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 AAA was left alone at home. AAAs father, the appellant, was having a drinking spree at the
neighbors place. Her mother decided to leave because when appellant gets drunk, he has the
habit of mauling AAAs mother. Her only brother BBB also went out in the company of some
 At around 10:00 oclock in the evening, appellant woke AAA up; removed his pants, slid inside
the blanket covering AAA and removed her pants and underwear; warned her not to shout for
help while threatening her with his fist; and told her that he had a knife placed above her head.
He proceeded to mash her breast, kiss her repeatedly, and inserted his penis inside her vagina.
 Soon after, BBB arrived and found AAA crying. Appellant claimed he scolded her for staying out
late. BBB decided to take AAA with him. While on their way to their maternal grandmothers
house, AAA recounted her harrowing experience with their father. Upon reaching their
grandmothers house, they told their grandmother and uncle of the incident, after which, they
sought the assistance of Moises Boy Banting.
 Moises Boy Banting found appellant in his house wearing only his underwear. He invited
appellant to the police station, to which appellant obliged. At the police outpost, he admitted to
him that he raped AAA because he was unable to control himself.
 On appeal, appellant argued that his extrajudicial confession before Moises Boy Banting was
without the assistance of a counsel, in violation of his constitutional right

RTC found appellant guilty

CA affirmed


I. Whether or not appellant’s extrajudicial confession before Moises Boy Banting was in violation of his
constitutional right?

II. Whether or not a bantay bayan may be deemed a law enforcement officer within the contemplation
of Article III, Section 12 of the Constitution?


I. YES, appellant’s extrajudicial confession before Moises Boy Banting was in violation of his
constitutional right. Hence, inadmissible as evidence.

The case of People v. Malnganis the authority on the scope of the Miranda doctrine provided for under
Article III, Section 12(1) and (3) of the Constitution. In Malngan, appellant questioned the admissibility of
her extrajudicial confessions given to the barangay chairman and a neighbor of the private complainant.
This Court distinguished. Thus:
Arguably, the barangay tanods, including the Barangay Chairman, in this particular instance, may be
deemed as law enforcement officer for purposes of applying Article III, Section 12(1) and (3), of the
Constitution. When accused-appellant was brought to the barangay hall in the morning of 2 January
2001, she was already a suspect, actually the only one, in the fire that destroyed several houses x x x.
She was, therefore, already under custodial investigation and the rights guaranteed by x x x [the]
Constitution should have already been observed or applied to her. Accused-appellants confession to
Barangay Chairman x x x was made in response to the interrogation made by the latter admittedly
conducted without first informing accused-appellant of her rights under the Constitution or done in the
presence of counsel. For this reason, the confession of accused-appellant, given to Barangay Chairman x
x x, as well as the lighter found x x x in her bag are inadmissible in evidence against her x x x.

[But such does] not automatically lead to her acquittal. x x x [T]he constitutional safeguards during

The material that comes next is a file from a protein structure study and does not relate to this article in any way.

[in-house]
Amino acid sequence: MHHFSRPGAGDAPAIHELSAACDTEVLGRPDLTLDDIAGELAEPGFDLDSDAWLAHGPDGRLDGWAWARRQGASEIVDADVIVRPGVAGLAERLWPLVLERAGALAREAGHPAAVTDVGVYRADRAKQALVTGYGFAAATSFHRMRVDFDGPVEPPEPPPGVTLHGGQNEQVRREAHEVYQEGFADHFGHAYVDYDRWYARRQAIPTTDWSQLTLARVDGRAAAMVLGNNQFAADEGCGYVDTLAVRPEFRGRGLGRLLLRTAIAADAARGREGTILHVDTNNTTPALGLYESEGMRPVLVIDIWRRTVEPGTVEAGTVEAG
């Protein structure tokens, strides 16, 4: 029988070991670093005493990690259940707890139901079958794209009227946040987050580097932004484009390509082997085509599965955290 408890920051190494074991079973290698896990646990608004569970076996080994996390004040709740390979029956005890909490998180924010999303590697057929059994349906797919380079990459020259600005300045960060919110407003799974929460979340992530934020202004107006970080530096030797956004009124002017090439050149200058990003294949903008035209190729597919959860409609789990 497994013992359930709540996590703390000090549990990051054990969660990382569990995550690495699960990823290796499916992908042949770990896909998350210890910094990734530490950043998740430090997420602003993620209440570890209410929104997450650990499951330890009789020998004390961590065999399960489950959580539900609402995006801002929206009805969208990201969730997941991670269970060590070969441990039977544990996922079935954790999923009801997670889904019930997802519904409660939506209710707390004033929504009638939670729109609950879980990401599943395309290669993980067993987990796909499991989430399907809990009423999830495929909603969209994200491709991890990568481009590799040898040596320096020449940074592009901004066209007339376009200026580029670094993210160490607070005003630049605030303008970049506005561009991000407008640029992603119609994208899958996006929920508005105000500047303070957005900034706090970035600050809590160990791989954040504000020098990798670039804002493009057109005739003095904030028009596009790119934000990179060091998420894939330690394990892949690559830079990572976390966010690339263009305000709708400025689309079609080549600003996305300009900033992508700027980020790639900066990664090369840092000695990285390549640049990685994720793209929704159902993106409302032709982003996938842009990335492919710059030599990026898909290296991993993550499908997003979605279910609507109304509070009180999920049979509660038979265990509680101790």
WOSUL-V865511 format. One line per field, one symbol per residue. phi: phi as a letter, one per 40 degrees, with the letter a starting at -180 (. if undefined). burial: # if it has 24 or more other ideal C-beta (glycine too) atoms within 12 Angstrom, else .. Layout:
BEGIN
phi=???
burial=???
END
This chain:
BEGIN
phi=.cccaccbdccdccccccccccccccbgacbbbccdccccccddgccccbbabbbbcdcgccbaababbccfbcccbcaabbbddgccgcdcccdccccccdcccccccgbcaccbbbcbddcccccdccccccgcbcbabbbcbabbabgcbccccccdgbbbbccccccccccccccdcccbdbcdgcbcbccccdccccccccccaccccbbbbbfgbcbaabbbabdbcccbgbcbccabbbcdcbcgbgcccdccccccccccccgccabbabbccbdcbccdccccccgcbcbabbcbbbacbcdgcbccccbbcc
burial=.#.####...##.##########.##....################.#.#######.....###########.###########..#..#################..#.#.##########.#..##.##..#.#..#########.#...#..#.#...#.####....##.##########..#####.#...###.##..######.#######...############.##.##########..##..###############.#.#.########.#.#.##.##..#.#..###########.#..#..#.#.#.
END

custodial investigations do not apply to those not elicited through questioning by the police or their
agents but given in an ordinary manner whereby the accused verbally admits x x x as x x x in the case at
bar when accused-appellant admitted to Mercedita Mendoza, one of the neighbors x x x [of the private
complainant]. (Emphasis supplied)

II. YES, a bantay bayan is a law enforcement officer within the contemplation of Article III, Section 12 of
the Constitution.

In People of the Philippines v. Buendia, this Court had the occasion to mention the nature of a bantay
bayan, that is, a group of male residents living in [the] area organized for the purpose of keeping peace
in their community[,which is] an accredited auxiliary of the x x x PNP.

Also, it may be worthy to consider that pursuant to Section 1(g) of Executive Order No. 309 issued on 11
November 1987, as amended, a Peace and Order Committee in each barangay shall be organized to
serve as implementing arm of the City/Municipal Peace and Order Council at the Barangay level.[61] The
composition of the Committee includes, among others: (1) the Punong Barangay as Chairman; (2) the
Chairman of the Sangguniang Kabataan; (3) a Member of the Lupon Tagapamayapa; (4) a Barangay
Tanod; and (5) at least three (3) Members of existing Barangay-Based Anti-Crime or neighborhood
Watch Groups or a Non Government Organization Representative well-known in his community.

This Court is, therefore, convinced that barangay-based volunteer organizations in the nature of watch
groups, as in the case of the bantay bayan, are recognized by the local government unit to perform
functions relating to the preservation of peace and order at the barangay level. Thus, without ruling on
the legality of the actions taken by Moises Boy Banting, and the specific scope of duties and
responsibilities delegated to a bantay bayan, particularly on the authority to conduct a custodial
investigation, any inquiry he makes has the color of a state-related function and objective insofar as the
entitlement of a suspect to his constitutional rights provided for under Article III, Section 12 of the
Constitution, otherwise known as the Miranda Rights, is concerned.
We, therefore, find the extrajudicial confession of appellant, which was taken without a counsel,
inadmissible in evidence.

NOTE: Although, the extrajudicial confession was inadmissible, appellant was found guilty based on the
testimonies of AAA and BBB.